I’m not going to pretend to be a WNBA analyst or anything, but I think a few things are pretty clear based on his Shock tenure: Laimbeer will find talent, he will likely win big in this league and he will do it the way Pistons fans who watched Laimbeer as a player would expect him to do it.
Rasheed Wallace’s signing with the Knicks has been a long time coming. In fact, Wallace’s apparent desire to join the Knicks was a factor when the Pistons traded for him in 2004. Chad Ford of ESPN at the time:
The Pistons added one of the better low-post scorers in the league in Wallace, a point guard in James who has actually outperformed the guy they shipped out (Atkins), and they cleared nearly $9 million in cap room earmarked for restricted free agent Mehmet Okur.
The ability to re-sign Okur is the ultimate prize for Detroit. A Pistons source told Insider that the team gave no assurances to Wallace that it would re-sign him this summer. Instead, the Pistons are protecting the extra $4.5 million in cap room they just cleared to make sure that another team under the cap, such as Utah, Phoenix or Denver, can’t steal Mehmet away.
Here’s the bad news for those thinking that Thursday’s trade means that one of them are available. Pistons president Joe Dumars wants to re-sign both Wallace and Okur this summer if they both get along over the next 30 plus games.
Sources claim that Wallace has already sent out feelers out about staying in Detroit, quashing the notion that he’ll only play for the Knicks this season. With the Pistons looking at between $9 and $11 million in cap room, can Joe D get it done?
We all know how the story ends. Wallace and Okur helped Detroit win the championship that year. The Pistons re-signed Wallace, and though he had a good run with them, they never won another championship. With the Pistons unable to keep both and stay under the luxury-tax threshold, they allowed Okur to sign with Utah, where he was paid well and pretty successful.
And today, Sheed finally becomes a Knick.
Isiah Thomas , who had an undistinguished run as an NBA in-game analyst with NBC — and as a Knicks’ exec was successfully sued for sexual harassment — is a candidate for a studio position with ESPN.
Now, full disclosure, I don’t read Mushnick because he’s … well … the worst. But he has reported on the sports news media for a long time, so there’s probably some credibility to the report. I remember when Thomas worked for NBC. As ex-jocks-turned-broadcasters go, Thomas was pretty solid. He certainly has the charisma and on-camera presence to succeed. And failings as a team executive don’t necessarily mean someone can’t succeed in broadcasting, as a certain former Detroit Lions general manager will attest.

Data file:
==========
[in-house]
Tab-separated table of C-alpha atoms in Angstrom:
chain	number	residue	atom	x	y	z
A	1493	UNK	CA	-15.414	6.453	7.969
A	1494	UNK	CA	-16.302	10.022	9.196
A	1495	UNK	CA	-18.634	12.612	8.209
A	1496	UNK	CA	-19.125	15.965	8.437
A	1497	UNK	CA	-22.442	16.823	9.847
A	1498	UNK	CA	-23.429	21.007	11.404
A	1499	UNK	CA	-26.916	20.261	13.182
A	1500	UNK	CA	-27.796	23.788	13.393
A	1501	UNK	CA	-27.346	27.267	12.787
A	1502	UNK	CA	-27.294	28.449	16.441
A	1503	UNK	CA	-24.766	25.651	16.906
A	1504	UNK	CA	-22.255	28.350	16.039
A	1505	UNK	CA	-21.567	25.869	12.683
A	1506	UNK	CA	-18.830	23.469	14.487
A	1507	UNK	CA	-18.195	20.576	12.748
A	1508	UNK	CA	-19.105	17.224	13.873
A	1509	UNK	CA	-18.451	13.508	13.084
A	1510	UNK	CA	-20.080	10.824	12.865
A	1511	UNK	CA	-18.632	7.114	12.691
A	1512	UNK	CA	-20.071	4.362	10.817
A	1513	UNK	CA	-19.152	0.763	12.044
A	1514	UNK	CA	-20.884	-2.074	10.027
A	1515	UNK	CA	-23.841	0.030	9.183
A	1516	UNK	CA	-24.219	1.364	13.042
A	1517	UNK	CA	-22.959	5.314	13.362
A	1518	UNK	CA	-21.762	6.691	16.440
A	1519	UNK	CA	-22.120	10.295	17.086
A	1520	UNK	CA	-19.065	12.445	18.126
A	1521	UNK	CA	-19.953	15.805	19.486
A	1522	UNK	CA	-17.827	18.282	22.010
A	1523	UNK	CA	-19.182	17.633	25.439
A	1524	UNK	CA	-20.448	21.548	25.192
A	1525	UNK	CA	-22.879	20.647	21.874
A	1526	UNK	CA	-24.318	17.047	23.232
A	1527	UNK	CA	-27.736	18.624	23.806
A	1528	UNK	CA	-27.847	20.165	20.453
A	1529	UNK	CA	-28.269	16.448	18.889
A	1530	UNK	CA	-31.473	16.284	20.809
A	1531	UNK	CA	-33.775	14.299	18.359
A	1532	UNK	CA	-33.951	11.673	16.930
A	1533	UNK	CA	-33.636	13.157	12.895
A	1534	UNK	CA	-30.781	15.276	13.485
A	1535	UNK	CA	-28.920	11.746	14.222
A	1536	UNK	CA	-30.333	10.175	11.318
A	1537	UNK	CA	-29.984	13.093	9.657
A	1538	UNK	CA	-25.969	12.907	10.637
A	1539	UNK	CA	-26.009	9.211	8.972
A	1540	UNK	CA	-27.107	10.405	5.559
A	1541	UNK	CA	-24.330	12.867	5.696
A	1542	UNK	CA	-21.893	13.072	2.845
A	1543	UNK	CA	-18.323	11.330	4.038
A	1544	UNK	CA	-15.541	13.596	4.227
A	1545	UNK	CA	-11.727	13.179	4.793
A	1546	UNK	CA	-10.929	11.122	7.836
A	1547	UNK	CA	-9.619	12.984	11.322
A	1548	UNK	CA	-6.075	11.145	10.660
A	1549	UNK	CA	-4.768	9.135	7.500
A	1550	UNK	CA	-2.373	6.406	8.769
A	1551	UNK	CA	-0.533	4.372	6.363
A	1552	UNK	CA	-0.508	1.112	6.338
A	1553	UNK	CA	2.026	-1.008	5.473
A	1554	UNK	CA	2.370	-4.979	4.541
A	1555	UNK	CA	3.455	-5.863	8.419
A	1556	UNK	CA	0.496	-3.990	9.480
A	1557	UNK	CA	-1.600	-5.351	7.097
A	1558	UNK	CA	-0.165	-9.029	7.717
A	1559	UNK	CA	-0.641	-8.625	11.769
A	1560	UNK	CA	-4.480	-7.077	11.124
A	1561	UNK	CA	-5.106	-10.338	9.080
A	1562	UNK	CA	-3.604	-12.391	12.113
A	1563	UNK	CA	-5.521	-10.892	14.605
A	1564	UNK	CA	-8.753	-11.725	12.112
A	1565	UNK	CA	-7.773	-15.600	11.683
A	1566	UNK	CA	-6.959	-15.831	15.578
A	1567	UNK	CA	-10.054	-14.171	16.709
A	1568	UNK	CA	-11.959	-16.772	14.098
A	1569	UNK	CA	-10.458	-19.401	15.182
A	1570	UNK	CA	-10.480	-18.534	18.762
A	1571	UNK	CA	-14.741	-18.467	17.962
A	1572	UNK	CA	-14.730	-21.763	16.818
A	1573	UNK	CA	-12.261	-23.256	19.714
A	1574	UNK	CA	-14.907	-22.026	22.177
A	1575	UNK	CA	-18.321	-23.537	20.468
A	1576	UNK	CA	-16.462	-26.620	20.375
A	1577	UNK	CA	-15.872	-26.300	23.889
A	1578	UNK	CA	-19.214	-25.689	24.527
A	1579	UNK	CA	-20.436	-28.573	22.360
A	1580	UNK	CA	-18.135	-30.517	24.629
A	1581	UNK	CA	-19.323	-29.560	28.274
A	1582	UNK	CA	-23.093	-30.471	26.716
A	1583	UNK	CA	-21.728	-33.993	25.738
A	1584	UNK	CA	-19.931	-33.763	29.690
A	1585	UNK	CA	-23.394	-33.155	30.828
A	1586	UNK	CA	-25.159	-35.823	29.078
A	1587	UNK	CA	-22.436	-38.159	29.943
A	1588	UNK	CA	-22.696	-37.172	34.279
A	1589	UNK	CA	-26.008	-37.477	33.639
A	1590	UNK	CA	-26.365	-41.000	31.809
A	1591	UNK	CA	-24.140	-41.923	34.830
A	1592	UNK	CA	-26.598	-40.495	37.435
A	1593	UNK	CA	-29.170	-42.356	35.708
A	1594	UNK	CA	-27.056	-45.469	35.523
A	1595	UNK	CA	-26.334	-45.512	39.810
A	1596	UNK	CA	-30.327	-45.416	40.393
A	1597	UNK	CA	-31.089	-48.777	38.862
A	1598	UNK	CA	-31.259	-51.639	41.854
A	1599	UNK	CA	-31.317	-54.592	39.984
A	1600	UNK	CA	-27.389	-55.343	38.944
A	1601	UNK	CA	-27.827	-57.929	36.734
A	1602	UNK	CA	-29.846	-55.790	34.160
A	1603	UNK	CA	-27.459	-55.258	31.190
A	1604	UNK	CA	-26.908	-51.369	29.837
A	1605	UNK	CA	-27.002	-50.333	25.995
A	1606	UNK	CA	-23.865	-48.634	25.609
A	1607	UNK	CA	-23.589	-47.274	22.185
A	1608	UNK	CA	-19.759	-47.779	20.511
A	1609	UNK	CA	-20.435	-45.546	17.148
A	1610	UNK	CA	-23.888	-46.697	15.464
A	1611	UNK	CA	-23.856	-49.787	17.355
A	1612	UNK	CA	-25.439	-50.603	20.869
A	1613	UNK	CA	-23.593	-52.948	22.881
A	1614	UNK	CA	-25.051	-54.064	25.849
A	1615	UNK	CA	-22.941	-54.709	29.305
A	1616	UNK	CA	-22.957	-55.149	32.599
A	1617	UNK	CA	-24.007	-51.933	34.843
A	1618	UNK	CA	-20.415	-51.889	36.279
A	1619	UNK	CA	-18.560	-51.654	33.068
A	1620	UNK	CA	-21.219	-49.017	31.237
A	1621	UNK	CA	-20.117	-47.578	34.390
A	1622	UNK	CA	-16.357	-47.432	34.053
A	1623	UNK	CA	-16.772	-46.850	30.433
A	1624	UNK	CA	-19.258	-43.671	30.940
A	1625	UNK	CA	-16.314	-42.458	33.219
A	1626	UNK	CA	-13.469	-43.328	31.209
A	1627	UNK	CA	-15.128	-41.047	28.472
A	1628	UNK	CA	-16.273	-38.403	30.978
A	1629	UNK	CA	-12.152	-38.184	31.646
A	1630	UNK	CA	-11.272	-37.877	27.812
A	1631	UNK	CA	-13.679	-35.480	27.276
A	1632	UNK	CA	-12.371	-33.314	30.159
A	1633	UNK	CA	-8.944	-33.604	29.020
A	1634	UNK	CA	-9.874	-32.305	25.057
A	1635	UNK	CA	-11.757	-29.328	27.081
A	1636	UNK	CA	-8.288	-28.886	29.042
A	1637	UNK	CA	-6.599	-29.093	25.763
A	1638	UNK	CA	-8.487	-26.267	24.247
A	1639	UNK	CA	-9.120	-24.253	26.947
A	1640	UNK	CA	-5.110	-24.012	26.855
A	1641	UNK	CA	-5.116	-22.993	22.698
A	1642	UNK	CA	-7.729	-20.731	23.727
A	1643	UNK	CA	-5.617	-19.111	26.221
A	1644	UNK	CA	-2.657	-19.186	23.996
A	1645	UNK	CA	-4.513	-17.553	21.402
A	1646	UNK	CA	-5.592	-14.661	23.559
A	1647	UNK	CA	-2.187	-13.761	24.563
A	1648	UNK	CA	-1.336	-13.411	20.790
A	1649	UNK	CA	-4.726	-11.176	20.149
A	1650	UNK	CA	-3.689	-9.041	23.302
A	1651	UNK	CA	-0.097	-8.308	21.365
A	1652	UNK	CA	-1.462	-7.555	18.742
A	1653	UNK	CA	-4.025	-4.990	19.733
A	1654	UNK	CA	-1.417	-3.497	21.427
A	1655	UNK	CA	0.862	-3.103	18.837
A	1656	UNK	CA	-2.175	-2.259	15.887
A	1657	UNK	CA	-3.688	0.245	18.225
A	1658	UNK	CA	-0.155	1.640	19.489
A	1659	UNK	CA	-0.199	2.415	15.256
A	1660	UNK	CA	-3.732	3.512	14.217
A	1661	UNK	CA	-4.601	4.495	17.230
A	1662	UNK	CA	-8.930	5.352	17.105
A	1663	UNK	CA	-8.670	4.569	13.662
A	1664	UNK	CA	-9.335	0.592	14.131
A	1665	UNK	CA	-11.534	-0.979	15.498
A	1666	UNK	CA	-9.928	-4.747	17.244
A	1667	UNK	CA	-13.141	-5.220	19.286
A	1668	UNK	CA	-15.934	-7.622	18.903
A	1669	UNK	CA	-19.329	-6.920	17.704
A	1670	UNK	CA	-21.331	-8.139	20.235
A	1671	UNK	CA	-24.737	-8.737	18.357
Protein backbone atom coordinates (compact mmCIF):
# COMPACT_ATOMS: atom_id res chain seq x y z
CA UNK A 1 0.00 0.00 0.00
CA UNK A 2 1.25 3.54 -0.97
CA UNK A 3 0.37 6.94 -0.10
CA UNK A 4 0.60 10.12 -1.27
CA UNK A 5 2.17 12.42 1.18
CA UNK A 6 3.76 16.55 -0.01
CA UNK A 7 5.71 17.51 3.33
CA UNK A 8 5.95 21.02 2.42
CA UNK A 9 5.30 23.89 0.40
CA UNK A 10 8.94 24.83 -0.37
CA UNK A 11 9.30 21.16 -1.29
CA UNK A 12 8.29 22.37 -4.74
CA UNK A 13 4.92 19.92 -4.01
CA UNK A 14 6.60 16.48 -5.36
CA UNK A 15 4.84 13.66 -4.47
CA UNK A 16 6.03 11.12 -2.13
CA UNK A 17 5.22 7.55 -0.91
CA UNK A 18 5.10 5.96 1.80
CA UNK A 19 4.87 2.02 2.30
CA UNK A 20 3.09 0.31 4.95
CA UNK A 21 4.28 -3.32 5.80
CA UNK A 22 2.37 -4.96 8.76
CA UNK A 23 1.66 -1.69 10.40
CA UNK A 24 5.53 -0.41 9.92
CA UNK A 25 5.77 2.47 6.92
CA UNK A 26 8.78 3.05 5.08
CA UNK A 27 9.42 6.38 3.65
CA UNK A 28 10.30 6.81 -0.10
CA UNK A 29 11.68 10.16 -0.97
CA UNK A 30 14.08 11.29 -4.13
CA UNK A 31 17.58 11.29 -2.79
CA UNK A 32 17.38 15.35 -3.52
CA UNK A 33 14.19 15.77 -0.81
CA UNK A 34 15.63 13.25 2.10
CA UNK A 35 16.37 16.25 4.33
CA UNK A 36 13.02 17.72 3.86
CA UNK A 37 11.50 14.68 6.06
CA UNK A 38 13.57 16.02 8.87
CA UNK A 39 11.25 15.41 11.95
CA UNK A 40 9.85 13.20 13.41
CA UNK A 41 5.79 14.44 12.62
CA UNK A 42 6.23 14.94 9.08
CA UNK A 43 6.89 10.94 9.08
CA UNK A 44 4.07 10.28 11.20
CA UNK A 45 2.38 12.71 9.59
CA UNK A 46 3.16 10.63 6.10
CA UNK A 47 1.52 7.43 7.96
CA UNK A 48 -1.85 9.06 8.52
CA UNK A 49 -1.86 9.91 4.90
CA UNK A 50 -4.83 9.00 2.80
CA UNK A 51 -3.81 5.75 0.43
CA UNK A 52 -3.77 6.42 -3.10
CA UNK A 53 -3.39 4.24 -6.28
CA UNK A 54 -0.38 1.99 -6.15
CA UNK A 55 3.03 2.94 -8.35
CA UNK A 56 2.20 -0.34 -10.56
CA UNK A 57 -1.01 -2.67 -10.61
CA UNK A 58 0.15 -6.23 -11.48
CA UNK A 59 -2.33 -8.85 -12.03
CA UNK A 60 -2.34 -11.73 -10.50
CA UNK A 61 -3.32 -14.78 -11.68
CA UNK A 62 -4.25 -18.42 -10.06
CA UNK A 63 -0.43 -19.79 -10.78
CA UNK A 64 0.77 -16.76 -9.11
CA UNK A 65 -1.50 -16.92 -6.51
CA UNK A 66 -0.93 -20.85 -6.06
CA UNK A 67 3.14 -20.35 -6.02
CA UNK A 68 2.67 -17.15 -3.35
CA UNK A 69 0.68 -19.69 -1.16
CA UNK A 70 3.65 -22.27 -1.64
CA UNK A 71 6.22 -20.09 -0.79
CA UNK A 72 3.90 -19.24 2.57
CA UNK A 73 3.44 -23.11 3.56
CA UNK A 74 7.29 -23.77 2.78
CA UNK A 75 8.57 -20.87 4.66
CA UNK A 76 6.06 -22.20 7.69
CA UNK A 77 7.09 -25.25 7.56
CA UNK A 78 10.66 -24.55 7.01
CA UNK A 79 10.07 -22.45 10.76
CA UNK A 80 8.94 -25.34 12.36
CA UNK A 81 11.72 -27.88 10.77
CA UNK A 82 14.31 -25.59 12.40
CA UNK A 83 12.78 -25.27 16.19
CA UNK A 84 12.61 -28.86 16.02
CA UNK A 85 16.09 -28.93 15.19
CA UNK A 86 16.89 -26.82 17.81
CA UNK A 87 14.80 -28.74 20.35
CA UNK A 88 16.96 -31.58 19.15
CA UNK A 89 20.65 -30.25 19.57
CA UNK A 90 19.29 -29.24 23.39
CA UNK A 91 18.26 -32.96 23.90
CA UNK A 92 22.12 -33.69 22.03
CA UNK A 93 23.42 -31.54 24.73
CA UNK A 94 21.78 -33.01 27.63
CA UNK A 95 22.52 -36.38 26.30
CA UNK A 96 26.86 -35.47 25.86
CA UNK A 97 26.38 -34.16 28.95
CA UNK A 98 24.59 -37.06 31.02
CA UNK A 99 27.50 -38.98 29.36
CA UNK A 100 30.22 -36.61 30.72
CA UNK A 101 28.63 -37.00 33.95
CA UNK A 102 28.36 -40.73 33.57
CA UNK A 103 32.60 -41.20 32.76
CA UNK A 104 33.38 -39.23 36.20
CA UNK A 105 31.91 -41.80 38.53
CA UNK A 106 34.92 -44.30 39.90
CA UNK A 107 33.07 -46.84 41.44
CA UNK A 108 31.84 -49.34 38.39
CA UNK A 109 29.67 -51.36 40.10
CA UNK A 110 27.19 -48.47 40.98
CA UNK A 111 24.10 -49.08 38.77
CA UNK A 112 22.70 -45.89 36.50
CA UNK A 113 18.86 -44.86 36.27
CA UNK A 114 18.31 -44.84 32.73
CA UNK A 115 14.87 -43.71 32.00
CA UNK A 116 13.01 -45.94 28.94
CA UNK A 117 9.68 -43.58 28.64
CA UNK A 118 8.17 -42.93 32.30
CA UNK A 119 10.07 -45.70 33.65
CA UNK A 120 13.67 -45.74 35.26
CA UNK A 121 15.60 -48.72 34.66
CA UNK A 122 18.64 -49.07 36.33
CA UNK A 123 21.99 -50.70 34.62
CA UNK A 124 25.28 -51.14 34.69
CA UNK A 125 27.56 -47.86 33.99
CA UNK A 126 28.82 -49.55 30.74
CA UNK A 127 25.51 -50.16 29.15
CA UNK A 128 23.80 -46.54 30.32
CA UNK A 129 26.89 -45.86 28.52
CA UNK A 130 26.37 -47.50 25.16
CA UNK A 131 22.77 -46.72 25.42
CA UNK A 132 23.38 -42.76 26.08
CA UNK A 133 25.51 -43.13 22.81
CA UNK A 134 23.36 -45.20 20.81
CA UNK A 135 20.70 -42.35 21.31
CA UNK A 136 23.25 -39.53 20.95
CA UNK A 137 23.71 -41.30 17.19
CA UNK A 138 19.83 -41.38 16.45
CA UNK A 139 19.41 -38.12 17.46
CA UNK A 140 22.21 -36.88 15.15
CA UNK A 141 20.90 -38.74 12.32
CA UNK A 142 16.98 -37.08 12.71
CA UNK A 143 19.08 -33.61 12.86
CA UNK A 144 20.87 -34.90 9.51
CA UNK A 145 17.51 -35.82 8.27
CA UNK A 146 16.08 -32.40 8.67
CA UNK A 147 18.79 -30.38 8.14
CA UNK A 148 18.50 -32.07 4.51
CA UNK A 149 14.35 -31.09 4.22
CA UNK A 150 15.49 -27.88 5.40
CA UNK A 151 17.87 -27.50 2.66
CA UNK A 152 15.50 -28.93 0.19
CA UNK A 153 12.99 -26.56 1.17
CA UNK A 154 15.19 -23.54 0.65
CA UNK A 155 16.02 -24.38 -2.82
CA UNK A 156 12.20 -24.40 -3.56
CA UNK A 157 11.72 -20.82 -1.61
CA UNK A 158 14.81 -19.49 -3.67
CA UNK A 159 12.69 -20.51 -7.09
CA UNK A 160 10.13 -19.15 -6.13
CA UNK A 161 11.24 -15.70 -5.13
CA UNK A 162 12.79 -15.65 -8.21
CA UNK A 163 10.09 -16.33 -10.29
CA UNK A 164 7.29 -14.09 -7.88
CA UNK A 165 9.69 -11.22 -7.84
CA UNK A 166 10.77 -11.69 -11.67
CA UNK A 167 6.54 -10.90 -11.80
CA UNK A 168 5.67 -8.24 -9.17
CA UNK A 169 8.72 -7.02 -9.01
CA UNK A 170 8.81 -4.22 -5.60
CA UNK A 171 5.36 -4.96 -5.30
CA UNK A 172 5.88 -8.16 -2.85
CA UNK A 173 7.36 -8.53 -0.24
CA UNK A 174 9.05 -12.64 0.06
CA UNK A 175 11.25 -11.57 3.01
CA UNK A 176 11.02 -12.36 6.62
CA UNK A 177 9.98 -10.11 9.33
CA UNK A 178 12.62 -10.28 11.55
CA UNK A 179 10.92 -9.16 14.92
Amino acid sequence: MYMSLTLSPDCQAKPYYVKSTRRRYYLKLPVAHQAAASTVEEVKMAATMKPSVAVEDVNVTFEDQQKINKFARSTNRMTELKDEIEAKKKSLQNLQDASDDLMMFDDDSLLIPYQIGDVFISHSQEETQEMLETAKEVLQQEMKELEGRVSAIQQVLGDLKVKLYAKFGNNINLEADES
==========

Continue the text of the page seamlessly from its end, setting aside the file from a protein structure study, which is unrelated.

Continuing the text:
Detroit Pistons Hall of Famer Dennis Rodman has long been one of the most unique individuals associated with the NBA. And finally, his story will be told in film form, made by famous director and famous NBA fan Penny Marshall. From Marshall Heyman of the Wall Street Journal:
Lately, she has been working on a documentary about the basketball player Dennis Rodman, some of which she has been shooting via Skype. That came up because a) Ms. Marshall is a big sports fan. (“You can yell and scream at a game and no one’s taking you away in a white coat.”) And b) “I have a little radar to the insane,” she said. “They seek me out. Dennis and his agent asked if I would do a documentary.”
One of my favorite things about SLAM is when the website digs into the magazine articles and re-publishes stories from the past. They recently did so with a profile by Michael Bradley of then-Piston Jerry Stackhouse’s breakout 1999-00 season:
Whatever the reason, we saw a new Jerry Stackhouse in ’99-00. Not only did he assume the role of team spokesman, a job Hill was no doubt pleased to cede, (particularly with all the rumors flying around about his future), but Stack also started putting up the kind of rip-roarin’ numbers that were expected from him when he came into the League. He averaged 23.6 ppg, up nearly 10 from his shaky ’99 performance. His rebounding figure (3.8 rpg) was a career high, and he actually passed the ball, something that hadn’t ever been a big part of his repertoire, despite his protests to the contrary. In short, Stackhouse became a full-fledged NBA scoring machine, lethal in the open court, strong in the mid-range and excellent from the foul line. Oh, there is still that minor problem with three-point shooting (28.8 percent?? Blecchh!!!), but we’re not going to talk about that, Jerry. We will, however, mention your 14 games of 30 or more points, including a career-high 40 spot against Denver. And we won’t forget about the 11 points you scored in the All-Star game. Or the 11 assists you handed out against Golden State back in December.
Most Pistons fans remember Stackhouse’s 2000-01 season, after Grant Hill left as a free agent, when Stack’s 29.8 points per game average and pursuit of the scoring title was the most interesting news to come out of a rebuilding season, but his 99-00 season playing next to Hill was really good too. He shot the ball better and wasn’t forced into taking as many bad shots as he had to the following season, since the Pistons had no other reliable scoring option.